I’m not trolling. I’m serious - I don’t support home brew or piracy which these mods always inevitably lead to. But then I have a friend who works in the industry and feels the same way.

And if the YouTube guy thinks he has a case he could sue Nintendo.
 

Nappael

Member
Oct 25, 2017
5,631
The thing is the license wich google points to from Nintendo dosnt allow it. There actualy is no discussion to be had about this case.
And that license is valid only as a means for deciding who can access Nintendo services.

Its. Not. The. Fucking. Law. In much the same way that voiding a warranty isn't illegal, it just prevents you from getting repairs.

Nintendo TOS does not extend to what someone can do with their Switch, and post about online. That is covered strictly by the DMCA or equivalent laws in the users home country (or the origin of the website they are posting on, if they are talking about it online).

And even then, where I live TOS agreements and heavy handed unenforceable licenses have been shut down in court multiple times.
 

ChristianH94

Member
Apr 14, 2019
326
The thing is the license wich google points to from Nintendo dosnt allow it. There actualy is no discussion to be had about this case.
Oh there is because that license isn't even a real license as much as it's more of a set of guidelines for not stepping on Nintendo's toes. I'm working on a youtube channel and I'm gonna be following those rules, but legally speaking I don't have to, all it means is if I don't there's a possibility of nonsense like this happening. It's not illegal to piss off Nintendo or any major corporation, and you can also sue someone for anything (even me just typing this post if they really wanted to) but actually winning the case and having something be truly against the law is another story. Nintendo and tech companies do this all the time, it's nothing personal to anyone in the homebrew community: they're just big giant companies and they like control.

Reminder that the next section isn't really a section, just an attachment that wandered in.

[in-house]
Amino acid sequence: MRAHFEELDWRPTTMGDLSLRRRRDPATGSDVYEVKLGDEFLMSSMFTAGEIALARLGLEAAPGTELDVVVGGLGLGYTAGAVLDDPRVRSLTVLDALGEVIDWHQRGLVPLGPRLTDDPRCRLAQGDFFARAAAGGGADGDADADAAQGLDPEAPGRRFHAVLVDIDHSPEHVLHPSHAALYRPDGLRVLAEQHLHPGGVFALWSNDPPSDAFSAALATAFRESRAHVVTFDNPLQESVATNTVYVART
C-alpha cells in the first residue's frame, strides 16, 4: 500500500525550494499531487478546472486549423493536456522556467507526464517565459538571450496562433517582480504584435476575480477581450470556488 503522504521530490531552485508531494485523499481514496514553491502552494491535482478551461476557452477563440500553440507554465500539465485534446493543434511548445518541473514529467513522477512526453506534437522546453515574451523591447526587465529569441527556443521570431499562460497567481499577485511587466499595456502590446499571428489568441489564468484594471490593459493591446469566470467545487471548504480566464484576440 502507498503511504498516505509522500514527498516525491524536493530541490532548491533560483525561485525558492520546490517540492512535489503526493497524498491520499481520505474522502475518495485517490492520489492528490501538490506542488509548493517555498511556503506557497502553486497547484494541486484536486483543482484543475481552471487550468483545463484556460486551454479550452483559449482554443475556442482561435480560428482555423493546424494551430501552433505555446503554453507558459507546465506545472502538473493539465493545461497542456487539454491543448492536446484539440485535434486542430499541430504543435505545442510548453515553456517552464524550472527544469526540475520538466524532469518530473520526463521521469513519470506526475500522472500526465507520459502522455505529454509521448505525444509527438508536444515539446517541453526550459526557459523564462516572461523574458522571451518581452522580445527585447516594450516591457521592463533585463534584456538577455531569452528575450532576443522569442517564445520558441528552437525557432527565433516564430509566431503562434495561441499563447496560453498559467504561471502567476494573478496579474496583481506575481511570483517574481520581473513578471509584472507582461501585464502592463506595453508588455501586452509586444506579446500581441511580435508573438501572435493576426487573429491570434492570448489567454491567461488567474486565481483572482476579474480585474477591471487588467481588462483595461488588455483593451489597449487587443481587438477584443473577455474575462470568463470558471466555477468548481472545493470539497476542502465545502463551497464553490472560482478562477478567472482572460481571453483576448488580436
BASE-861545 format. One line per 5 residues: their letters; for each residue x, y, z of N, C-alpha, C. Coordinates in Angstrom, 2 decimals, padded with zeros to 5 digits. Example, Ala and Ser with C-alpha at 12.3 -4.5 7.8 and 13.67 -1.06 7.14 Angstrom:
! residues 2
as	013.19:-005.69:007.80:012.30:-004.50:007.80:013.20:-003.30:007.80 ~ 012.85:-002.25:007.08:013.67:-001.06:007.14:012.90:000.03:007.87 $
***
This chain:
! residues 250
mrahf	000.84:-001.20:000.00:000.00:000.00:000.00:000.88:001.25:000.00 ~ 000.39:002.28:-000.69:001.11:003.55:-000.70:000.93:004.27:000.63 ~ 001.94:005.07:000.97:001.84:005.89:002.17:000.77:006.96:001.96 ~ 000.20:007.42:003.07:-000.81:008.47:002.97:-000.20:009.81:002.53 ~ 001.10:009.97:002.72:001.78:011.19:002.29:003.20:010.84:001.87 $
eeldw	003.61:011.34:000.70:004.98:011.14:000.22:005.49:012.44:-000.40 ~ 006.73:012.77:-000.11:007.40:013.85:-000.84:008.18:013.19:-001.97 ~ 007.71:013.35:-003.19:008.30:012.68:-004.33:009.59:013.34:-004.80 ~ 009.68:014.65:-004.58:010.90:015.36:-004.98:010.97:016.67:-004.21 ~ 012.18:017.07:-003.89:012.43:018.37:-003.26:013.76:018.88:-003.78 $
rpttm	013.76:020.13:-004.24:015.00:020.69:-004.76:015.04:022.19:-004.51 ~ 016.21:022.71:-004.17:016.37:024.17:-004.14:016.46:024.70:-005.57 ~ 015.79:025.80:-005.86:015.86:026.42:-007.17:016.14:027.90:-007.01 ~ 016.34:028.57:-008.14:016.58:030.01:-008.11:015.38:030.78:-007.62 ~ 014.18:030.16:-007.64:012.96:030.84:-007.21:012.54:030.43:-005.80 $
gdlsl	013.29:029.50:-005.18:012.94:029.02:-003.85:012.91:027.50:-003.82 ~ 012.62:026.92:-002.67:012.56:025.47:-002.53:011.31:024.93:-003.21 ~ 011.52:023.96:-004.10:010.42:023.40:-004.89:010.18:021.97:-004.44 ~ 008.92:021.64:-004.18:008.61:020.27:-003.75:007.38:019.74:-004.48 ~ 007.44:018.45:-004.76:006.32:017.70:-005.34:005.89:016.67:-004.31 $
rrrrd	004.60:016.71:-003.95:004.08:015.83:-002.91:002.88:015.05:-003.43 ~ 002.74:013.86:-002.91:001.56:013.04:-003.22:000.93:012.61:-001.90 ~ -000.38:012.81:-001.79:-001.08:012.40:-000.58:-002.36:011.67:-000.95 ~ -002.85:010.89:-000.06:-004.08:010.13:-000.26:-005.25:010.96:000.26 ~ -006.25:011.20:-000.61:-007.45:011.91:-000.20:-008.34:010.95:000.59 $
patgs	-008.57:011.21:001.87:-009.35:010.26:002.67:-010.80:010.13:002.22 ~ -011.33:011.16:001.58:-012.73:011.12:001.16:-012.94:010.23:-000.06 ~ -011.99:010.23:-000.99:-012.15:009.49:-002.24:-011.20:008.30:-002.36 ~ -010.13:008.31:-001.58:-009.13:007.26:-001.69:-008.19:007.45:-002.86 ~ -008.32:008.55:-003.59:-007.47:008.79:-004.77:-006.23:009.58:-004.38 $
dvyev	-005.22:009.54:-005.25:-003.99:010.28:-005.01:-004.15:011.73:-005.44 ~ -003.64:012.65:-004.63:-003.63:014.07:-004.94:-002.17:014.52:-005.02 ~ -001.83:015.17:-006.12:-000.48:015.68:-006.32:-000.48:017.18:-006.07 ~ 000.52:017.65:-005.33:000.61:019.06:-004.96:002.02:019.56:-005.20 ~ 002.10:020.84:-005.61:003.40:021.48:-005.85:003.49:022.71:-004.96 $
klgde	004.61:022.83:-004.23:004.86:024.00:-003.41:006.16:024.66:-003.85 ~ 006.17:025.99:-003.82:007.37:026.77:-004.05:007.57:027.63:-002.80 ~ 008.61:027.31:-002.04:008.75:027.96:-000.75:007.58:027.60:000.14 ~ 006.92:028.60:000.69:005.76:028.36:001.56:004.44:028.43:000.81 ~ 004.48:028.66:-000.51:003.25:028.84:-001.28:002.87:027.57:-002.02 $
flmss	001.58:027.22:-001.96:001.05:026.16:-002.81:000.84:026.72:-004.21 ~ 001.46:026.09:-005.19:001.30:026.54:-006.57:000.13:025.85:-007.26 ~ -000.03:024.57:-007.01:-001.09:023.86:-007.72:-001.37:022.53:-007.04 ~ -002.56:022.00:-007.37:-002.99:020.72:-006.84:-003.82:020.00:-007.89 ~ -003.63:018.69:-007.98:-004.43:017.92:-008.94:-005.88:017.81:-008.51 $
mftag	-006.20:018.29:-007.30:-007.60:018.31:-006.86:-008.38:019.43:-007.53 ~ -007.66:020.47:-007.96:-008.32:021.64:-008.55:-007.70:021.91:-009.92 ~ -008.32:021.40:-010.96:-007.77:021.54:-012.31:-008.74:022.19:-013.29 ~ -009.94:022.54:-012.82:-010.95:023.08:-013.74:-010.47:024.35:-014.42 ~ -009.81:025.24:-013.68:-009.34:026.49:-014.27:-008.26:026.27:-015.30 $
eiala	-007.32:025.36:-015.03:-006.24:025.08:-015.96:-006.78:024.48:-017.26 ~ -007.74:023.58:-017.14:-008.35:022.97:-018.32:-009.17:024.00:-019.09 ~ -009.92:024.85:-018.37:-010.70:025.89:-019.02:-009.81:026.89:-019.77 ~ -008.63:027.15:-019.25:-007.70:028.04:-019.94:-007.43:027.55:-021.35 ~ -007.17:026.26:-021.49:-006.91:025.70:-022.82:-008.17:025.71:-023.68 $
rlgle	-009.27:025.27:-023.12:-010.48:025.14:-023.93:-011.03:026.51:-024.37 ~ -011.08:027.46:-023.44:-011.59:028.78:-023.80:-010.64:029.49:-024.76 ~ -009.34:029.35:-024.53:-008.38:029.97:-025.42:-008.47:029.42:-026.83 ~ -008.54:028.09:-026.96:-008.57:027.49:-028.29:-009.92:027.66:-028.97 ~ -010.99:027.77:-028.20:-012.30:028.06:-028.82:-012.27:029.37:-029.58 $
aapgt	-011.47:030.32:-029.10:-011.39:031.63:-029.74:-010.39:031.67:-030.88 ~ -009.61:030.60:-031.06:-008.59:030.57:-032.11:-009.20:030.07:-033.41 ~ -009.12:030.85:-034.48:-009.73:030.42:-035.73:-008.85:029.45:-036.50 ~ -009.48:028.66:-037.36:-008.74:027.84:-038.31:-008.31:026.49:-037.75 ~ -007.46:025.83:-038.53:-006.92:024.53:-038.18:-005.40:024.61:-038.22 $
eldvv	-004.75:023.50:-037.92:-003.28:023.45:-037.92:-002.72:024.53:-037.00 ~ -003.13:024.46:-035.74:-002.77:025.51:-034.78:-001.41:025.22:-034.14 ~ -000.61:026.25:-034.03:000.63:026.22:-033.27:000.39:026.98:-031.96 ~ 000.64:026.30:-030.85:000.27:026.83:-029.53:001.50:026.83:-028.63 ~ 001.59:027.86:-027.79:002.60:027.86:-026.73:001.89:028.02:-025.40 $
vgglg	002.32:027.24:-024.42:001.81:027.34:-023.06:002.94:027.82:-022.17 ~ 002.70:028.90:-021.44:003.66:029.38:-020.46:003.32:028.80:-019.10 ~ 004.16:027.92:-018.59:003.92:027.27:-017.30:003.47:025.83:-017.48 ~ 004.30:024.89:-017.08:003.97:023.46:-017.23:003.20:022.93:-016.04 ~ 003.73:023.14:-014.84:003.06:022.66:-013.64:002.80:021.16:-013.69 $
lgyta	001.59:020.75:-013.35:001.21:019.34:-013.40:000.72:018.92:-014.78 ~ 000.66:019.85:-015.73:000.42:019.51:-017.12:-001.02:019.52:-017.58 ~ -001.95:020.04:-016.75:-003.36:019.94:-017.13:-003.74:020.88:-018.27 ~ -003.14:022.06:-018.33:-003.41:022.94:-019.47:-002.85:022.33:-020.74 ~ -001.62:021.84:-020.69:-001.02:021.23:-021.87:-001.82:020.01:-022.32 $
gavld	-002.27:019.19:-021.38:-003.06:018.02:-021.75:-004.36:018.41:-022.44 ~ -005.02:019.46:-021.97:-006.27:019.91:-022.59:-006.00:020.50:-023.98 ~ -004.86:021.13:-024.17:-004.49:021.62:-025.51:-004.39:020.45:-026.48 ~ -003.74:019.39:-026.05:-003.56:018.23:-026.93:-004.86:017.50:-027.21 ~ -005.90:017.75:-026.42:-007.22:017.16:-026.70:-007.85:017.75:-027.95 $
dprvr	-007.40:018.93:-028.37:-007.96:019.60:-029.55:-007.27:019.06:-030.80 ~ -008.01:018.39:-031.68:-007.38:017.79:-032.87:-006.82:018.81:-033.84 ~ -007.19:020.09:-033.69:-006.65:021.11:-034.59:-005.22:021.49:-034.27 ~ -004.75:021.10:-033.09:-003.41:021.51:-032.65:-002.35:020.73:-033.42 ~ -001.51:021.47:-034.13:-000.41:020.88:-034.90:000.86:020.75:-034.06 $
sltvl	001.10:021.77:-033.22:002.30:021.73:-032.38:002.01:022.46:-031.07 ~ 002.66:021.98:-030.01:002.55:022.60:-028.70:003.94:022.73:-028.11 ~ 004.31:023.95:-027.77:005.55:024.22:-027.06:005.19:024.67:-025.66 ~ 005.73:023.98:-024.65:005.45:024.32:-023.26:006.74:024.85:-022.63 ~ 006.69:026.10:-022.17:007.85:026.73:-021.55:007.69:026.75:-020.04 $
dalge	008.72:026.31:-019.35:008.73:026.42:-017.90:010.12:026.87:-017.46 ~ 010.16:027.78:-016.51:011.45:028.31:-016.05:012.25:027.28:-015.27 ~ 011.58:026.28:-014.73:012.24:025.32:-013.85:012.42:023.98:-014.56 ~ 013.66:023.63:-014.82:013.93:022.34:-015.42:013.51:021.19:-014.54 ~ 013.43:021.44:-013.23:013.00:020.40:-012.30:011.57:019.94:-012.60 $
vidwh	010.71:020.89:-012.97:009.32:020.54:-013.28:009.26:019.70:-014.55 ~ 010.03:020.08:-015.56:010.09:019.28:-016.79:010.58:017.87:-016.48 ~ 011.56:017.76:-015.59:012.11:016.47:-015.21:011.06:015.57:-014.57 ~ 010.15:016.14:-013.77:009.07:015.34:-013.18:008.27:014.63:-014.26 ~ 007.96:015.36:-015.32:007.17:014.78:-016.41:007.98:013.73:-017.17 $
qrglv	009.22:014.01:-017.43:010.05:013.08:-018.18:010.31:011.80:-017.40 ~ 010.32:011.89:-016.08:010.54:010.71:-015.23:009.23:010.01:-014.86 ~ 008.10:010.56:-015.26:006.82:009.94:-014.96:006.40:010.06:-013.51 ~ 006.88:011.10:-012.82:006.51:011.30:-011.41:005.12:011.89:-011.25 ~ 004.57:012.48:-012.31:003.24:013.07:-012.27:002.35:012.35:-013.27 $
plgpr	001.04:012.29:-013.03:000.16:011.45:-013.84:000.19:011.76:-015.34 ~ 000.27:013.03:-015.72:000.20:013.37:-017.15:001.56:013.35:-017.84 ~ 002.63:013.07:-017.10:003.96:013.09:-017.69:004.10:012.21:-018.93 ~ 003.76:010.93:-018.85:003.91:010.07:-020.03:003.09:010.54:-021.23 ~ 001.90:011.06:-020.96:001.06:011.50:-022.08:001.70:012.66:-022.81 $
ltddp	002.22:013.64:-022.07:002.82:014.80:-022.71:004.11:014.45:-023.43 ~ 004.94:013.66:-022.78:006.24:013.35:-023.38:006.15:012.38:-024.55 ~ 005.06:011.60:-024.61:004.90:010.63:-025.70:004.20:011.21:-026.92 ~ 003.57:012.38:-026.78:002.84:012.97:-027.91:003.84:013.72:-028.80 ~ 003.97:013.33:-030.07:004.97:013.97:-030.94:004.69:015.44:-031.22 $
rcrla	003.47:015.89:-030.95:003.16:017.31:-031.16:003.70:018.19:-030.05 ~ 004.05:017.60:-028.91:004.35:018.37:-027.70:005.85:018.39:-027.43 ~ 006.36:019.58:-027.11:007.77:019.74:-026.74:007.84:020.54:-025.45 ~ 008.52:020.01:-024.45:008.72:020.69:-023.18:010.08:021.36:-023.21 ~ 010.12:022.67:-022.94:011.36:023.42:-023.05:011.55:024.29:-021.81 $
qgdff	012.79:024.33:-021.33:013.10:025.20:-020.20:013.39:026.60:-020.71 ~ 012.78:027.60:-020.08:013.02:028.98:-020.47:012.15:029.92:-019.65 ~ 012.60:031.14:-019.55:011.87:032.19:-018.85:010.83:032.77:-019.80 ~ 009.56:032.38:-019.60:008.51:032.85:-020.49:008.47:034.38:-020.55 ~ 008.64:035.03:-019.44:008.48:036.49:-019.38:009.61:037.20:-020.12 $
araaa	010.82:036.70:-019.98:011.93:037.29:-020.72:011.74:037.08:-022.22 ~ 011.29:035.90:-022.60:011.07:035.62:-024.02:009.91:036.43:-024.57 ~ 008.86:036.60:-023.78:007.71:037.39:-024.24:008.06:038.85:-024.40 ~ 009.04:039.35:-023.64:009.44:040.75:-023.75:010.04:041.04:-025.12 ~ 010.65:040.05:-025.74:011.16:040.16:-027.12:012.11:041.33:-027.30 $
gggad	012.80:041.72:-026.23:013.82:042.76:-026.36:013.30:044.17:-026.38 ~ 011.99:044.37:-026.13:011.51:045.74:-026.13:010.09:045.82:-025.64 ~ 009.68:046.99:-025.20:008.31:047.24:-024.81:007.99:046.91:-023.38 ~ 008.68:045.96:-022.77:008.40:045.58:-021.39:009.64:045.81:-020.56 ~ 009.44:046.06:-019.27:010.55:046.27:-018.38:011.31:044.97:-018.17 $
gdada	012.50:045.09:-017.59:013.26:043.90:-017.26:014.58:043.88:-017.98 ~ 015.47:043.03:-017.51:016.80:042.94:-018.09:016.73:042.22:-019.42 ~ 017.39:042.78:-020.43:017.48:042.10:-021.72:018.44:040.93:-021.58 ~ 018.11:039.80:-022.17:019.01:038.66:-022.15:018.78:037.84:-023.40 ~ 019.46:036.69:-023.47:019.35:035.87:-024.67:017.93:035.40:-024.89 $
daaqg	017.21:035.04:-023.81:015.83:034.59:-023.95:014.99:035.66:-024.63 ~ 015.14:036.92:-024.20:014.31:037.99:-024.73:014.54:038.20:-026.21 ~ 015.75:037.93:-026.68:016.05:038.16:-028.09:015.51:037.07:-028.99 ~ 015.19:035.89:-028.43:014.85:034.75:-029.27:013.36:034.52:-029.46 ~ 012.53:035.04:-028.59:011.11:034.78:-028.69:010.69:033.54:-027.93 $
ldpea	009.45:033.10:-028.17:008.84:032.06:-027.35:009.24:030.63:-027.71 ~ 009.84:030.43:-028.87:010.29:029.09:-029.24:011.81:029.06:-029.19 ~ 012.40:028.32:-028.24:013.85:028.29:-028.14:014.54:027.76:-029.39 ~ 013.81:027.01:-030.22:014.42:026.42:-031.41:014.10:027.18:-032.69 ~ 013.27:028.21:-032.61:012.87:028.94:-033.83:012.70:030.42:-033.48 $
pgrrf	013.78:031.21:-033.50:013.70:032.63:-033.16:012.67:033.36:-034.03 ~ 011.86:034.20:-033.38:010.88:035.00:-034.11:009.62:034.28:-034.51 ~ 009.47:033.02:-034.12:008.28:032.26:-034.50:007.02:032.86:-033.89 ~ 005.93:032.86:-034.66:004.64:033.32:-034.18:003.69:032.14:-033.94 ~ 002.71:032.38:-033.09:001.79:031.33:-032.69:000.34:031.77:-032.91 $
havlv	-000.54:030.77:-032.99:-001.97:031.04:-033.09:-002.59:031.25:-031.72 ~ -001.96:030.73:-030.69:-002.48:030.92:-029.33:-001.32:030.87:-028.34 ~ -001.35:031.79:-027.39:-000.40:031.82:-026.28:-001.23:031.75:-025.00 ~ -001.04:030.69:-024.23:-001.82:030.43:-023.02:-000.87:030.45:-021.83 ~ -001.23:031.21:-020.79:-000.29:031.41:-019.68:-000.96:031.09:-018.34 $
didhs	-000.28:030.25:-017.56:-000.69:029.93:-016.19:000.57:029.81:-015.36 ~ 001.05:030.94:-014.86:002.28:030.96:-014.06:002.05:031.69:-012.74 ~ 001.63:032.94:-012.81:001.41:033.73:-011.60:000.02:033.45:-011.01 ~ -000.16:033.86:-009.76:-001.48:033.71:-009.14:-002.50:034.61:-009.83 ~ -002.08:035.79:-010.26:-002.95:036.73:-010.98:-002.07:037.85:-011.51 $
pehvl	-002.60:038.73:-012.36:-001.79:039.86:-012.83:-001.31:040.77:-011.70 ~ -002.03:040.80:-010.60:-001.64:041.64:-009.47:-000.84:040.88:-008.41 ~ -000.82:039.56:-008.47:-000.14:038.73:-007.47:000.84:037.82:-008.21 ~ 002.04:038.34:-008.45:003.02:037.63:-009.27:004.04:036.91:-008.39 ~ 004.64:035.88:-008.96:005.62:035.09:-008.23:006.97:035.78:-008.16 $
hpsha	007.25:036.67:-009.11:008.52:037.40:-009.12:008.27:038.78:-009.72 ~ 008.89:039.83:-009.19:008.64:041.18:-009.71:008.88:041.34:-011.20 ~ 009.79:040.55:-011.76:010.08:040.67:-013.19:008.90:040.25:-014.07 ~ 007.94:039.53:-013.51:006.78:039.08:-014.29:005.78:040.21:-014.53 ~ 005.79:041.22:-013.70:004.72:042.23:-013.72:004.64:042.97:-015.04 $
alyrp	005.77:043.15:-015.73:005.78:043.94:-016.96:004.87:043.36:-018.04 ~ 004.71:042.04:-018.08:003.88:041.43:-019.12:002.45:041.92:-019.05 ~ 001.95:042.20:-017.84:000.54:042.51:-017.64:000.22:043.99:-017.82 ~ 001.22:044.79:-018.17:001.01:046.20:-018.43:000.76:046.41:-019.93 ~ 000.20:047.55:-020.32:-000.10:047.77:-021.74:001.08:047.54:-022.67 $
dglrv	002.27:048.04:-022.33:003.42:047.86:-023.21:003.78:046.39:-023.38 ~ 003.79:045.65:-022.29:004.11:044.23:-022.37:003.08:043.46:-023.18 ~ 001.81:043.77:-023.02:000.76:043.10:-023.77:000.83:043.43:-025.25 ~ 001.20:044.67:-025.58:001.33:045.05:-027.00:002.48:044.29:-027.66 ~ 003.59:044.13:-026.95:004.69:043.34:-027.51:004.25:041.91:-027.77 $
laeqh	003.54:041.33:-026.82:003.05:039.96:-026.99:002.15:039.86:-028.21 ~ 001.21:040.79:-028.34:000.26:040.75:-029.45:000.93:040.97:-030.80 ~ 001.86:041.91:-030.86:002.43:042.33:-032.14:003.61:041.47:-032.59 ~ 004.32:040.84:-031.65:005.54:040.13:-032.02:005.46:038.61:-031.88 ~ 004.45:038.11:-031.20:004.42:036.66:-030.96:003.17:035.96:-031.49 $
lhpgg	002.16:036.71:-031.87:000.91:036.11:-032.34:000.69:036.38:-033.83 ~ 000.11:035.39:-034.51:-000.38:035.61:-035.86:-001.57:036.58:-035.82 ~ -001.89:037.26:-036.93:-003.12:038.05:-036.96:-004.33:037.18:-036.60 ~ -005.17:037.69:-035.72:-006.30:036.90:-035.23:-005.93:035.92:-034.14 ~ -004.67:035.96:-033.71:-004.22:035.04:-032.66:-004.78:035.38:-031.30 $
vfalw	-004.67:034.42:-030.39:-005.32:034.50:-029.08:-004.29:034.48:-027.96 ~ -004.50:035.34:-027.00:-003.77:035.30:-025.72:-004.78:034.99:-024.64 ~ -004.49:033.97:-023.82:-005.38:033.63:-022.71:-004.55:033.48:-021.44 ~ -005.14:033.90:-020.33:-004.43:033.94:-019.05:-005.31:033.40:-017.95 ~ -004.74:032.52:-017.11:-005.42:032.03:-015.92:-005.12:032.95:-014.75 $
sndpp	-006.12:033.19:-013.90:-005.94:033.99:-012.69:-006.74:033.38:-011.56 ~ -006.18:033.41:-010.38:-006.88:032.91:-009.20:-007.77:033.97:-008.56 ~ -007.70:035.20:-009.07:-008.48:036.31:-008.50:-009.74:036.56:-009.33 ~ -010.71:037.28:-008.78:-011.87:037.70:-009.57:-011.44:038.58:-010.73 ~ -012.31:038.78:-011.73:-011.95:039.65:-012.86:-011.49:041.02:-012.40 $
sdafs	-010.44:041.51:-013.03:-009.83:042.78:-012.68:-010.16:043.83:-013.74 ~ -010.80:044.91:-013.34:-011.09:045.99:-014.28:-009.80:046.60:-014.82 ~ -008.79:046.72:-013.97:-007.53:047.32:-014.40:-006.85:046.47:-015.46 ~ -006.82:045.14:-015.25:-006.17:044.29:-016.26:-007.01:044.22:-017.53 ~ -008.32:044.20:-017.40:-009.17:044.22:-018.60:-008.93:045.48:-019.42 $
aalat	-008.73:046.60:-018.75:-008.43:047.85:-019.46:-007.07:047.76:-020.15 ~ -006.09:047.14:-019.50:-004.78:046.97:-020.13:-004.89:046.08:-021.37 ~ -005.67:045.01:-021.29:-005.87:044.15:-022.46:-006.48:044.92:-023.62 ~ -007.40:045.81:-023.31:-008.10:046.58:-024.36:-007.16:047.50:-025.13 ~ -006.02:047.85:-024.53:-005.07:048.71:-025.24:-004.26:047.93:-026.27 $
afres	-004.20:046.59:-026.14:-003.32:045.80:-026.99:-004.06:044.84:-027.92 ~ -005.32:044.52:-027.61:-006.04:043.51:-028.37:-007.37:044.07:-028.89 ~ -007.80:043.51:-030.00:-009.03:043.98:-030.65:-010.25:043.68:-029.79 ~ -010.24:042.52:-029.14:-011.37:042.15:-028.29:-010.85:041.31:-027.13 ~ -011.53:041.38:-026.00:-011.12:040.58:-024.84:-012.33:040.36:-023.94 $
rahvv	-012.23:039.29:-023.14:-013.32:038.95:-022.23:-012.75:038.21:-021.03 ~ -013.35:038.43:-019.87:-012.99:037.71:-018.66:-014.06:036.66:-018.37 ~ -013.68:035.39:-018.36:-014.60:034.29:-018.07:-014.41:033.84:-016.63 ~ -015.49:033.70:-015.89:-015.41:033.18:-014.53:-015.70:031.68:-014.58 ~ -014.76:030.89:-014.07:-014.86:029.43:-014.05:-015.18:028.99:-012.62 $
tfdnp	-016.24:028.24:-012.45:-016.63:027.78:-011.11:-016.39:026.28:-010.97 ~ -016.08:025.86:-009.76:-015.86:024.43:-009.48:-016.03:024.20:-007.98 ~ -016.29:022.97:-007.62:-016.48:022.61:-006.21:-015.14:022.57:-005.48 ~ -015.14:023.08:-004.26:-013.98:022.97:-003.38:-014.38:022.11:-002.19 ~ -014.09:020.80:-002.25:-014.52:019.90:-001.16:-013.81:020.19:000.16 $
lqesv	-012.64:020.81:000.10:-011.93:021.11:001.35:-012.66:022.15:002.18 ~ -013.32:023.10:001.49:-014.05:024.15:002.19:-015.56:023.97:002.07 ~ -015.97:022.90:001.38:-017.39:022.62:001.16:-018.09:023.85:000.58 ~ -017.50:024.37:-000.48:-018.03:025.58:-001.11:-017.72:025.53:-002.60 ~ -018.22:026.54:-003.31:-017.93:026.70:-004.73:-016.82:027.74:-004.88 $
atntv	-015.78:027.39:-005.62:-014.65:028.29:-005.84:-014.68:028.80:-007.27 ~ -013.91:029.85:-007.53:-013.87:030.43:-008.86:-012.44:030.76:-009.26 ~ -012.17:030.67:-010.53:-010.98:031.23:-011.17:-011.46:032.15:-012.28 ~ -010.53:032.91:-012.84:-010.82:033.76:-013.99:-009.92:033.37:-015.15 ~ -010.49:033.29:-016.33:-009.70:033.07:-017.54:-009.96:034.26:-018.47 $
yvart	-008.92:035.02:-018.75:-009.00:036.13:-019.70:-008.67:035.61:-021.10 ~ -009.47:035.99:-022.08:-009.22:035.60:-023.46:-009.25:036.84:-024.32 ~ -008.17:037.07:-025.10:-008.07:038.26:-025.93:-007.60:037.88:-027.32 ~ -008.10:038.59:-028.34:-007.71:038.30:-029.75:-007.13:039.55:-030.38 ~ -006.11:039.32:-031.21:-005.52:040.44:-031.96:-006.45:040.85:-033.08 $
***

collige

Member
Oct 31, 2017
5,588
Thats the point of the license.
The point of the license is to establish a series of guidelines for which Nintendo ignores their right to take down infringing content. Videos that are protected by fair use aren't infringing and thus have no relation to Nintendo's license. Nintendo can't legally take down these videos any more than they can legally take down a bad video review.
 

Kthulhu

Member
Oct 25, 2017
10,325
I’m not trolling. I’m serious - I don’t support home brew or piracy which these mods always inevitably lead to. But then I have a friend who works in the industry and feels the same way.

And if the YouTube guy thinks he has a case he could sue Nintendo.
Obviously if he could sue Nintendo then they would've never made this claim in the first place. It's a classic intimation tactic. No different than Apple taking down Hackintosh guides
 

Deleted member 21601

User requested account deletion
Banned
Oct 28, 2017
810
User Warned - Arguing in Bad Faith
And that license is valid only as a means for deciding who can access Nintendo services.

Its. Not. The. Fucking. Law. In much the same way that voiding a warranty isn't illegal, it just prevents you from getting repairs.

Nintendo TOS does not extend to what someone can do with their Switch, and post about online. That is covered strictly by the DMCA or equivalent laws in the users home country.

And even then, where I live TOS agreements and heavy handed unenforcable licenses have been shut down in court multiple times.
Its in the Terms of Service from Google that Videogame Publishers can decide whats allowed and whats not.
 

D.Lo

Member
Oct 25, 2017
3,175
Sydney
Not really. It just takes a few clicks to pirate a game on PC, with no modification to your hard- or software. Yet, it's a very profitable platform and has been receiving tremendous support from developers in these past few years. Attempts at DRM like Denuvo fail miserably, but games remain successful.
You're just throwing ideas at a wall here with no consistency.

So, the Denuvo security fails... and therefore that is proof that it's working? Or not needed?

And just because it's a profitable platform doesn't mean piracy isn't a security issue. PC Piracy rates remains in the 90% range according to many reports. Most likely the userbase has grown exponentially as a whole, which means even the small fraction who do not pirate has itself grown. That fraction may be healthy enough to justify greenlighting games, sure, but so what? What does that have to do with my claim that piracy is a security issue? Zero.